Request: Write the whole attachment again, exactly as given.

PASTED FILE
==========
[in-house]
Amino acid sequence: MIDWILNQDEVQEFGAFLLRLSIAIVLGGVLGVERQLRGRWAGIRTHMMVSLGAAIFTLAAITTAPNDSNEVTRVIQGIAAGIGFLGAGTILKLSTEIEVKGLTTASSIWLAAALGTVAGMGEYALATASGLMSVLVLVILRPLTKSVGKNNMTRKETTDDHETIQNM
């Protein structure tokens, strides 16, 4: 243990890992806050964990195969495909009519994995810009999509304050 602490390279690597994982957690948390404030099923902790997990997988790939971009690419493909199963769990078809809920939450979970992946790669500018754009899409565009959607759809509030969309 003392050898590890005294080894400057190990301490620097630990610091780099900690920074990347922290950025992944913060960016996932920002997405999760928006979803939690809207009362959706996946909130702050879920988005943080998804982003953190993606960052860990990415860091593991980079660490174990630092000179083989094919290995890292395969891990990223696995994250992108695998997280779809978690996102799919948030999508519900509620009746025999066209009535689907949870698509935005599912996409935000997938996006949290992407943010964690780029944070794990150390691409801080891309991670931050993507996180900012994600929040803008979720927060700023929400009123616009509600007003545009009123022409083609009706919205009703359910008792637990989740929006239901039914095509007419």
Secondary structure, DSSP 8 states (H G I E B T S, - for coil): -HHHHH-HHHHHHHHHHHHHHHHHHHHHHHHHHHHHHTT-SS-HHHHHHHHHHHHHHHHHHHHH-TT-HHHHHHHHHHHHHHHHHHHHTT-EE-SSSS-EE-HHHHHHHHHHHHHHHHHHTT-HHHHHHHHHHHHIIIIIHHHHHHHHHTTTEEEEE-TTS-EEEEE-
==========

[in-house]
Amino acid sequence: MIDWILNQDEVQEFGAFLLRLSIAIVLGGVLGVERQLRGRWAGIRTHMMVSLGAAIFTLAAITTAPNDSNEVTRVIQGIAAGIGFLGAGTILKLSTEIEVKGLTTASSIWLAAALGTVAGMGEYALATASGLMSVLVLVILRPLTKSVGKNNMTRKETTDDHETIQNM
């Protein structure tokens, strides 16, 4: 243990890992806050964990195969495909009519994995810009999509304050 602490390279690597994982957690948390404030099923902790997990997988790939971009690419493909199963769990078809809920939450979970992946790669500018754009899409565009959607759809509030969309 003392050898590890005294080894400057190990301490620097630990610091780099900690920074990347922290950025992944913060960016996932920002997405999760928006979803939690809207009362959706996946909130702050879920988005943080998804982003953190993606960052860990990415860091593991980079660490174990630092000179083989094919290995890292395969891990990223696995994250992108695998997280779809978690996102799919948030999508519900509620009746025999066209009535689907949870698509935005599912996409935000997938996006949290992407943010964690780029944070794990150390691409801080891309991670931050993507996180900012994600929040803008979720927060700023929400009123616009509600007003545009009123022409083609009706919205009703359910008792637990989740929006239901039914095509007419």
Secondary structure, DSSP 8 states (H G I E B T S, - for coil): -HHHHH-HHHHHHHHHHHHHHHHHHHHHHHHHHHHHHTT-SS-HHHHHHHHHHHHHHHHHHHHH-TT-HHHHHHHHHHHHHHHHHHHHTT-EE-SSSS-EE-HHHHHHHHHHHHHHHHHHTT-HHHHHHHHHHHHIIIIIHHHHHHHHHTTTEEEEE-TTS-EEEEE-